Fighting the Rising Flood of Data Costs

by | Oct 12, 2011

By Michael Ehman, CEO, Cutting Edge Networked Storage (, El Cajon, Calif.

Organizations of all sizes and types are struggling to deal with a relentlessly rising flood of data. This challenge is made especially difficult by the shift toward more unstructured, file-based data, such as satellite image raster data and secondary vector data files, coupled with the need for longer retention times. Many organizations are grappling with a rapidly rising percentage of long-tailed data that must be stored for long periods of time but is rarely accessed after the initial file creation.

An example of geospatial long-tail data is the intermediate data files produced when processing image files into a globe presentation. The  fused dataset for a high-resolution globe may approach 100TB, while the intermediate data files required to create the globe may exceed 300TB. Yet about 75 percent of the data required to generate and present the globe application are rarely accessed again.

The costs of deploying and running data storage systems are shifting toward increased long-term operating expense, which further exacerbates the problem of more data that have to be retained for extended time periods. Now the cost to provide storage system power and cooling actually exceeds the cost to acquire the equipment being powered and cooled.

In response to these challenges, there has been a move toward deploying unified storage solutions that provide access at both block level and file level, thereby giving users greater flexibility to handle the full range of data within the same storage systems. The development of today's advanced multitiered, unified green storage architectures in the cloud has helped lay the foundation for dealing with the ongoing data onslaught.

Driving Factors

Several factors are driving users to consider data storage technology in the cloud.

Data storage requirements are shifting toward unstructured files and longer retention. According to industry analysts such as IDC and Gartner, as much as 75-80 percent of data now being generated consists of unstructured file formats. Contributing to this trend are applications such as video surveillance, geographic information systems and video on demand, as well as the relentless worldwide explosion of user-generated information. In addition, as a result of regulatory requirements, more unstructured data is being retained for much longer periods of time.

Companies and IT service providers are shifting toward unified storage strategies. Unified storage is defined as a storage system that's able to provide storage access at both the block level and file level. Block-level storage has been traditionally provided by Fibre Channel via storage-area networks; now Internet Small Computer System Interface, an Internet Protocol (IP)-based standard for linking data storage facilities, also allows servers and users to access block-level data. Network-attached storage allows users to access files over an IP network using network shares. Unifying storage brings these two access methods together under a single platform. Traditional storage systems were islands of block- and file-level data, meaning that two sets of infrastructure and two skill sets were needed to manage the data.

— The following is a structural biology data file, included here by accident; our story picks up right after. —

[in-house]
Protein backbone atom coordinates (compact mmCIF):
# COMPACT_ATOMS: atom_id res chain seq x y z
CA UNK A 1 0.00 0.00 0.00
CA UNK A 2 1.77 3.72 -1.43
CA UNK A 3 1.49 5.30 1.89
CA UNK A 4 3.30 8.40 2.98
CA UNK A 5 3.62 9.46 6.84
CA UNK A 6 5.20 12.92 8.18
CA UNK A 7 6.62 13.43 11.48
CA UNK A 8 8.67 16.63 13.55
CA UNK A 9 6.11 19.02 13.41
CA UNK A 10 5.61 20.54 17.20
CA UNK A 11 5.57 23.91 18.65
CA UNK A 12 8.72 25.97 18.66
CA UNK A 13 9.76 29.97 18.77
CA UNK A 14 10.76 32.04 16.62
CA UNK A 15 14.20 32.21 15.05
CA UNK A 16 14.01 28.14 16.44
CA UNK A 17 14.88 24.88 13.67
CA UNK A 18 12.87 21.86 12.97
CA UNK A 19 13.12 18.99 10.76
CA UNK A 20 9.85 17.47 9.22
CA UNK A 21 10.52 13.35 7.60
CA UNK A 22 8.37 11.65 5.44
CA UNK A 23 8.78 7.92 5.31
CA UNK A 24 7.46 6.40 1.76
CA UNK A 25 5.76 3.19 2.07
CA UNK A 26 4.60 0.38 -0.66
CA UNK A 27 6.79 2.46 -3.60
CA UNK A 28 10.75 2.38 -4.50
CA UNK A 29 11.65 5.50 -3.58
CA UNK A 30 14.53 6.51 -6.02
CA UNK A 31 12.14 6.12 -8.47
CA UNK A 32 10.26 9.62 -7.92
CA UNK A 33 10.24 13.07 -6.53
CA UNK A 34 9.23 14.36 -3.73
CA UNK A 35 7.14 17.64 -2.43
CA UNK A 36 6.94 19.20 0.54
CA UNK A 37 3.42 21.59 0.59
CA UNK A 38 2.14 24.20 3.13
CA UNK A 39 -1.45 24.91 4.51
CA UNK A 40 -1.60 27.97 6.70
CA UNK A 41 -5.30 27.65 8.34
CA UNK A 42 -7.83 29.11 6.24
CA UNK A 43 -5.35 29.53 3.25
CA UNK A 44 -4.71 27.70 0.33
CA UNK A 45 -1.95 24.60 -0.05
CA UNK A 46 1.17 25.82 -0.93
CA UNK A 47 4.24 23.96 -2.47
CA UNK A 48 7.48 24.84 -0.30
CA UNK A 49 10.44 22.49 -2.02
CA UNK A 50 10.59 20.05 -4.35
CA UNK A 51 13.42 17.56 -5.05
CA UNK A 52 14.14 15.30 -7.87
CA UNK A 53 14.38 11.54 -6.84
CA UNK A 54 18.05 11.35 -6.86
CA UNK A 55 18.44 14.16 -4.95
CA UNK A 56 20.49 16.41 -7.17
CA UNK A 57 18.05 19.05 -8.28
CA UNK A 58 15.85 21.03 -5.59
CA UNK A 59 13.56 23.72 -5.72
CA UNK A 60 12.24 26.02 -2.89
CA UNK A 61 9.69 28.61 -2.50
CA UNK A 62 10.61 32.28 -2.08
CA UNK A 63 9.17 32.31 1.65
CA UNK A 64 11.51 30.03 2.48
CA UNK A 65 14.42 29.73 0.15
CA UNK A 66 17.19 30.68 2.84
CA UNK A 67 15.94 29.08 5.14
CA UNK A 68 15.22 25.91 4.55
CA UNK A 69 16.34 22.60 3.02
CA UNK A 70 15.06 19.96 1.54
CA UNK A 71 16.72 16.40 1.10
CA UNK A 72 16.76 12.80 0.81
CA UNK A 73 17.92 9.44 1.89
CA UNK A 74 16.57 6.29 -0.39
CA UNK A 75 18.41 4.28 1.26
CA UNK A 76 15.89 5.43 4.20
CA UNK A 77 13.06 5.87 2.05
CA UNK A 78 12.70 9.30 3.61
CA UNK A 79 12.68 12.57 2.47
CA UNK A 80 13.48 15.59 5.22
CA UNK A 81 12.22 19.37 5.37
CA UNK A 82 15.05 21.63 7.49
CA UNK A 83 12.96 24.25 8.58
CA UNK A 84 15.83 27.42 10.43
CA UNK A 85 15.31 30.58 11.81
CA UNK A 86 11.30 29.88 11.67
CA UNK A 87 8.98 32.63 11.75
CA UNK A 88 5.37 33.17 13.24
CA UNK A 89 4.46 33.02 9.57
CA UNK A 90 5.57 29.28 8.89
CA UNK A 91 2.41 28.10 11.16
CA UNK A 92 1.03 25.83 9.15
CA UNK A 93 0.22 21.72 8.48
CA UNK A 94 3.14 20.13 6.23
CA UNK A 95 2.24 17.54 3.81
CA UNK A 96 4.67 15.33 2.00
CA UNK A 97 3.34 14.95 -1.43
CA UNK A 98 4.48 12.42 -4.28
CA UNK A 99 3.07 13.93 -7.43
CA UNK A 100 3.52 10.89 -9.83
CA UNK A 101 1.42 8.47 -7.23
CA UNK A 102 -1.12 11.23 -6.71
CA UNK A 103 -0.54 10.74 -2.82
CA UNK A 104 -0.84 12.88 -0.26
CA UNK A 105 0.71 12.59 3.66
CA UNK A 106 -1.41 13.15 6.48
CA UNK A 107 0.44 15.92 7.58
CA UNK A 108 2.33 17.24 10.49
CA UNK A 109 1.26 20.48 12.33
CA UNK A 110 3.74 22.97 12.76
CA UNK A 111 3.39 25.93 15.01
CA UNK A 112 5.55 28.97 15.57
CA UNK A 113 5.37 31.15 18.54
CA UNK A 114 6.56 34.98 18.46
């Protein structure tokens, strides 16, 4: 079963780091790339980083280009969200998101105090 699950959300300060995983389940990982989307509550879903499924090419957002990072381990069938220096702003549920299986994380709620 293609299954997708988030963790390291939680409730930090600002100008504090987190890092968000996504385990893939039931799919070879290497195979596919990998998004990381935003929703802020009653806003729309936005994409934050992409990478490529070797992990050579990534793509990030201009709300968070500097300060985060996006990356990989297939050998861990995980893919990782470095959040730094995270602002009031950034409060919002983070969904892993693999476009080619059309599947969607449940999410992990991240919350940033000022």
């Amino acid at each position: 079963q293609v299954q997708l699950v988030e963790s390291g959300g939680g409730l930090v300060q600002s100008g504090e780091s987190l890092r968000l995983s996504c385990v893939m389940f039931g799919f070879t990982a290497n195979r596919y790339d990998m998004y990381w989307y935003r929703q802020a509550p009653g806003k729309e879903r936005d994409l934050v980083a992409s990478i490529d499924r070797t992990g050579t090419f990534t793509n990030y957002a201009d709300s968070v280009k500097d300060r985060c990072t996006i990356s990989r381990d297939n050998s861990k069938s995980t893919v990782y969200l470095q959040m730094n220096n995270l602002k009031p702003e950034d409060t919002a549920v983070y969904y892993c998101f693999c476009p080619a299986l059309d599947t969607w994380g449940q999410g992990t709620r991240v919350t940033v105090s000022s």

Unified storage enables one footprint in the data center, providing power, space and cooling advantages, as well as a unified management platform, making administration much easier.  The unified storage approach allows IT staff to provide internal and external business clients with a greater level of service, including faster deployment of new applications and more flexibility to handle the full range of data requirements.

Tiered storage has become a key enabling technology. The concept of tiered storage recognizes the various different data access and retention requirements by providing multiple strata of storage alternatives within the network. This sets the stage for more cost-effective tailoring of storage hardware to match actual data management requirements. An important key to success for any tiered storage system is the ability to intelligently and automatically make correct decisions regarding data archiving and to ensure transparency and undiminished performance for users.

Primary cost drivers are shifting from equipment acquisition to operating expense. The cost of provisioning power and cooling for IT equipment has been steadily growing to the point where it now exceeds the total cost of acquisition for the equipment itself. 

With more than half of total cost now going to power-related expenses and an increasing percentage of those data storage resources being used for long-tail data, it has become clear that major improvements are needed to minimize the amount of power being used for storage data that is rarely accessed.

Planning for the Future

Looking ahead, organizations must have storage solutions that can scale up to meet escalating requirements for a wide range of data types. In addition, these solutions must bend down the rising cost curve with regard to system acquisition costs and power and cooling expenses. By combining a unified storage platform with multitiered archiving and power-saving hardware, users benefit from high-density, scalable storage that reduces power consumption for long-tailed data by up to 90 percent.


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